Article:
December Silkscreen Workshops

I’m pleased to announce that I have two workshops coming up this month at the Bushwick Print Lab!


On Sunday, Dec 14th, 4-7pm, I’ll be running a 2-colour paper printing workshop. It will be a hands-on instructional class, accessible to beginner screen printers.  We will provide a minimum of 20: 5×7” blank folded note cards from lab stock and Jam Paper with festive envelopes so you can print an array of holiday cards that will be ready for you to sign and mail by the end of class! Assorted paper will also be available through the print lab’s stock or you may bring your own porous material to print on.

Film, screen rental, tools and an assortment of inks are included as well. You may also bring your own screen printing ink or additional paper for use. Instructions for setting up files for film will be mailed to you upon sign-up.

PRICE: $110

Class will be limited to 6 students on a first come first serve basis. Email to sign up!


Later that week, on Thursday, Dec 18th, 7-10pm I’ll be running a 2-colour textile printing workshop. We’ll have t-shirts and canvas tote bags available, and you

This class explores creating a print on t-shirts, tote bags or anything you want to bring in! By the end of the class, you will have learned how to register a one-colour image and print using water-based inks. BPL will provide (3) assorted coloured t-shirts in XS-XL or tote bags in natural canvas or black cotton. Additional stock available in house and you are welcome to bring your own t-shirts, tote bags, thrift store finds or handmade clothing item to print on. If you have any questions about the material you will bring in, please email us before class!

Film, screen rental, tools and an assortment of inks are included. Bring your own textile-based screen printing ink if desired. Instructions for setting up files will be mailed to you upon sign-up.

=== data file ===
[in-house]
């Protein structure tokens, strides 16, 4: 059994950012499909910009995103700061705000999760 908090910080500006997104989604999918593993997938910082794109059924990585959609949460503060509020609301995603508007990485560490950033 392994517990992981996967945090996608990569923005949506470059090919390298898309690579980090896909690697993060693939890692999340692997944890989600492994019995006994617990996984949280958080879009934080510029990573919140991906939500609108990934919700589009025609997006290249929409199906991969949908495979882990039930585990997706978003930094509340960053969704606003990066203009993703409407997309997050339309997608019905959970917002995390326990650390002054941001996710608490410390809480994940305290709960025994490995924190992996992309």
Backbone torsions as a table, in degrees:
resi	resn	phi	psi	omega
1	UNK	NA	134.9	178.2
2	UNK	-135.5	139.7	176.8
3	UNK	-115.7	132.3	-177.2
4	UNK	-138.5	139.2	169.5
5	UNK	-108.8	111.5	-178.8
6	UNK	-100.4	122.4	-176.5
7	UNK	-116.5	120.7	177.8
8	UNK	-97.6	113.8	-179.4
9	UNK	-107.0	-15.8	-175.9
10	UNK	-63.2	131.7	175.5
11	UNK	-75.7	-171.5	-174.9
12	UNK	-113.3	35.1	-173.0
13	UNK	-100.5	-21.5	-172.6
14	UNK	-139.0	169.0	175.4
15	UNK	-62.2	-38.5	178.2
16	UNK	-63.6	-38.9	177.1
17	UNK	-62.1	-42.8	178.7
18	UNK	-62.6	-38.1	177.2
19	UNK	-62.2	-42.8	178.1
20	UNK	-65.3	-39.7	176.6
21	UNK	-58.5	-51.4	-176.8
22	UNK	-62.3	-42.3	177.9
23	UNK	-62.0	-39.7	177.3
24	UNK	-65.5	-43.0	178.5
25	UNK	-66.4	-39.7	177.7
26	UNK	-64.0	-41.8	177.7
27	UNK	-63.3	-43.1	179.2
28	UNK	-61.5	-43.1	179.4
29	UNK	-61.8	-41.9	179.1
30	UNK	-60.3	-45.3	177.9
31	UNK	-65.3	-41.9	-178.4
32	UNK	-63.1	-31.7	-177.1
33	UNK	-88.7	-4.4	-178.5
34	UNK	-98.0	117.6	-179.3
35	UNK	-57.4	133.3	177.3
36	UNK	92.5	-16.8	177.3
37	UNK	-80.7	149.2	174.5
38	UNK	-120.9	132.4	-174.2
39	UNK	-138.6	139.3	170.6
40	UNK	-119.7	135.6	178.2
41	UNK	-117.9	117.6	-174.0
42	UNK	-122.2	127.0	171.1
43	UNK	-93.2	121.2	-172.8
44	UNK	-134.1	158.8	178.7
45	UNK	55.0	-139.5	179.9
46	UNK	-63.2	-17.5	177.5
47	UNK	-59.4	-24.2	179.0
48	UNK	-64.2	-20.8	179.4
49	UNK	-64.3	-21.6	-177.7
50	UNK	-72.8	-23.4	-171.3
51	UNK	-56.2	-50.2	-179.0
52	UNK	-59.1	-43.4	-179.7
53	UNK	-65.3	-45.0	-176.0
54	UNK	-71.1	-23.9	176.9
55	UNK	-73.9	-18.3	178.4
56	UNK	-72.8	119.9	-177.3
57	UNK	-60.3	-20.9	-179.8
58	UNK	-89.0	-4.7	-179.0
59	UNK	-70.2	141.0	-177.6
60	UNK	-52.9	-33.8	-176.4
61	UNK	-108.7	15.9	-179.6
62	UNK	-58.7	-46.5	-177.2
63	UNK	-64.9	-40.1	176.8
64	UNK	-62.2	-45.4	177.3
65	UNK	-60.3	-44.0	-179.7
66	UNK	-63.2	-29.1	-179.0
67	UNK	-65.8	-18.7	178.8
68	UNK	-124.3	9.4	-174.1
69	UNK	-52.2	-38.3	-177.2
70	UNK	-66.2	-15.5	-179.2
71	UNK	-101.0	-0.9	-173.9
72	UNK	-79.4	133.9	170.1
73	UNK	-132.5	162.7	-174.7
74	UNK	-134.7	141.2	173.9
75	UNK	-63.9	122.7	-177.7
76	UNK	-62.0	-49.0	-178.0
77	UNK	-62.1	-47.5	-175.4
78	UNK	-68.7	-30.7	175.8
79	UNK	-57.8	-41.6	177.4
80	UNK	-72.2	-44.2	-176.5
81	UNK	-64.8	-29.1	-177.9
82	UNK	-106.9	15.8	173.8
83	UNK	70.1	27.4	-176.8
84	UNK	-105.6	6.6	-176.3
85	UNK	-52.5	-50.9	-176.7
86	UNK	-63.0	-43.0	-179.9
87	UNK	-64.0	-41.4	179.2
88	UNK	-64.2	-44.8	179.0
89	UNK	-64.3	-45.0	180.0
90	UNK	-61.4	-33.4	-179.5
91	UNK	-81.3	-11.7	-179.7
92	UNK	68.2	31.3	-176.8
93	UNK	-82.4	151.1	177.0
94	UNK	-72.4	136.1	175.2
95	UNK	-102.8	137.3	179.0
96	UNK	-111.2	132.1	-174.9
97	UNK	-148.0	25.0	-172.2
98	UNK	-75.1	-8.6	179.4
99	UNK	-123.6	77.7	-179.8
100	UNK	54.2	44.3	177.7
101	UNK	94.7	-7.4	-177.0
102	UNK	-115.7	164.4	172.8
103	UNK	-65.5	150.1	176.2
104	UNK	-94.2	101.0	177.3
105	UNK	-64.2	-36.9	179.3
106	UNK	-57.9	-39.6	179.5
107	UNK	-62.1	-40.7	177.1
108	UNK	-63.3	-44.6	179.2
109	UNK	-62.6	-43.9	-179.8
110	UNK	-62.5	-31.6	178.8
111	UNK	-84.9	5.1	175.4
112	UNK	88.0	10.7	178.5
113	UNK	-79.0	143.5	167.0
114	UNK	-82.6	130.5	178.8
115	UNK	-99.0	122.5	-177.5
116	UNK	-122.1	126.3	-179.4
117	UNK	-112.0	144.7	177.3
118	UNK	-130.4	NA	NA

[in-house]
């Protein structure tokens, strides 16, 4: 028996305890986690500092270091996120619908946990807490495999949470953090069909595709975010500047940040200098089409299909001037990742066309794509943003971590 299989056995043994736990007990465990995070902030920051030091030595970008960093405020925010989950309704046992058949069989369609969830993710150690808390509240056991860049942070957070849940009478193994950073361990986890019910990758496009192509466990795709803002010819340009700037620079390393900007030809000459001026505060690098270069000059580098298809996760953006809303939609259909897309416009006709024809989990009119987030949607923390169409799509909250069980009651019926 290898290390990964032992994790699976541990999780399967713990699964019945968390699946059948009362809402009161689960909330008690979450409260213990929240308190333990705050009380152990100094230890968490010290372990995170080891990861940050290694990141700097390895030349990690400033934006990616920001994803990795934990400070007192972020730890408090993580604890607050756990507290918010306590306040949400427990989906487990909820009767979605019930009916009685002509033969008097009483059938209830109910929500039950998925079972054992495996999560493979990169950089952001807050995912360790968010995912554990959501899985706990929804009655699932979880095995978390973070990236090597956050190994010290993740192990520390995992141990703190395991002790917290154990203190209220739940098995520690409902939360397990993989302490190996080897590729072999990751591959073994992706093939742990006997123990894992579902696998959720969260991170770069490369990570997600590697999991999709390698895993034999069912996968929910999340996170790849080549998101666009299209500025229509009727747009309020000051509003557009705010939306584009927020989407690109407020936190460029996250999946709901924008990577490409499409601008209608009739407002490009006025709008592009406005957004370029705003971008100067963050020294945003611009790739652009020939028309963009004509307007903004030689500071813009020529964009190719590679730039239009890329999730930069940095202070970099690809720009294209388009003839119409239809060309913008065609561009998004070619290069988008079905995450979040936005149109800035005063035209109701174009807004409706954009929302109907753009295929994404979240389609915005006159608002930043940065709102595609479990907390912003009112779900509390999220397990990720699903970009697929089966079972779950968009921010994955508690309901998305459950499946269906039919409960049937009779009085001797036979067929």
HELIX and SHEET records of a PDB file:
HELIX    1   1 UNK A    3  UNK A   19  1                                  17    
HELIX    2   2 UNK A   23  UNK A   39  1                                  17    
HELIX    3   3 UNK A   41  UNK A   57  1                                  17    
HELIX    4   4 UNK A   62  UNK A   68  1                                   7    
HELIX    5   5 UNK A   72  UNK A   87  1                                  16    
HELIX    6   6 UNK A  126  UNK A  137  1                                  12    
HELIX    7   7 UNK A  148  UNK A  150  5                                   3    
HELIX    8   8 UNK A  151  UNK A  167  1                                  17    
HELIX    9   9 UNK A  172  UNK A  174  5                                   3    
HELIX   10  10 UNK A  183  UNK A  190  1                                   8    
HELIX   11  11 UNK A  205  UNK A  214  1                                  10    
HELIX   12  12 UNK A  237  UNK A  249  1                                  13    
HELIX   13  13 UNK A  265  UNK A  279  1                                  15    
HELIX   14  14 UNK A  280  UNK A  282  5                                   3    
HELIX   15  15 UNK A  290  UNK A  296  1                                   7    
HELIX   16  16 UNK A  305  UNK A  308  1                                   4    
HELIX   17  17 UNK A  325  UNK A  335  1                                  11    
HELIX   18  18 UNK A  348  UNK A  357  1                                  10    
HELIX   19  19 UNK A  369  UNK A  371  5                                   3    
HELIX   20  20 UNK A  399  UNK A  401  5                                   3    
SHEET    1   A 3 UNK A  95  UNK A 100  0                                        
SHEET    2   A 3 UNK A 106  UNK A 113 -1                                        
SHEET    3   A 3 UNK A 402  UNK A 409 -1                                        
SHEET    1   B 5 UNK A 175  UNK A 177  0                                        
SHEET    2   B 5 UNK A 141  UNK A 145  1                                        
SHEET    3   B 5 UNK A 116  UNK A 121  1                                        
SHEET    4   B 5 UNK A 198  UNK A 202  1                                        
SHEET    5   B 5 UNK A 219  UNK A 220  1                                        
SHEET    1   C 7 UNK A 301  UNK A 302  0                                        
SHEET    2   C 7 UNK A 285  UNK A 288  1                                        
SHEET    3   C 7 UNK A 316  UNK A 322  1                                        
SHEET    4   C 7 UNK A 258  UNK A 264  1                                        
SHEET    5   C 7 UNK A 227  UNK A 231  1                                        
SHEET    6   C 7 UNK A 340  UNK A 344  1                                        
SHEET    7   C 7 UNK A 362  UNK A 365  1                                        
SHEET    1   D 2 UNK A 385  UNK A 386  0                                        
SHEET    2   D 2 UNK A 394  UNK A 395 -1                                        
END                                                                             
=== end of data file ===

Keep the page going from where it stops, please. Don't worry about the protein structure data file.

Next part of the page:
PRICE: $90

Class will be limited to 6 students on a first come first serve basis. Email to sign up!

4/12 – Nicolas Cage show in SF!


I’m pleased to announce that my newest silkscreen, “Meme-ento Mori” will be showing today, Saturday April 12th, at Balançoire, 2565 Mission Street, San Francisco, CA 94110. It’s part of the Nicolas Cage Art Show, which is an entire show dedicated to a celebration of our generation’s weirdest and greatest actor, Nicolas Cage. The festivities also include a number of visual and musical performers, so you really should not miss out!

I had a ton of fun going through his catalogue of works while I was working to find inspiration for this 6-colour silkscreen. The print includes both variegated metal leaf and 24k gold leaf. It’s entitled “Meme-ento Mori” as a play on both famous memento mori’s and the internet meme for photoshopping Nicolas Cage’s face onto other people, animals and inanimate objects. My camera really can’t capture it well enough to do it justice.

If you’re in SF this weekend I highly recommend checking it out!

Rumor has it that the show will also travel to Los Angeles later this spring, so if you’re on the West Coast you have two chances to check it out.

Meanwhile, I’ve put a couple pieces into my online shop if you’re interested in purchasing one of your very own:

Bonus: We got mentioned on the Jimmy Fallon show! Watch the video

Pigments Class


On Thursday, January 30th, I ran my first class of 2014 at the Bushwick Print Lab, teaching intermediate level silkscreening information.

I love sharing information here on the blog, but it was nice to run a 3 hour long class that allowed me to ramble on about what I have learned myself over the past few years of screenprinting, then have my students go on to print their own works. I’ve discussed pigment making in the past, with my April Silkscreen of the Month back in 2013 being my first foray into making my own utilizing ground graphite. I wanted to bring that back, plus show off what it’s like printing directly with squid ink, and then as a finale, I decided I wanted to try to make a pigment out of real blood. Please note that the following photos get a bit graphic.

Unfortunately, it’s difficult to find someone who can draw my blood and then give it back to me, so I opted to search all over NYC for pig’s blood. As a note, it’s very difficult to find in New York City, much less in most places. This is due to legality issues with transporting animal blood. Also, since blood puddings and soups aren’t common cuisines in America, most people will look at you weird for even asking.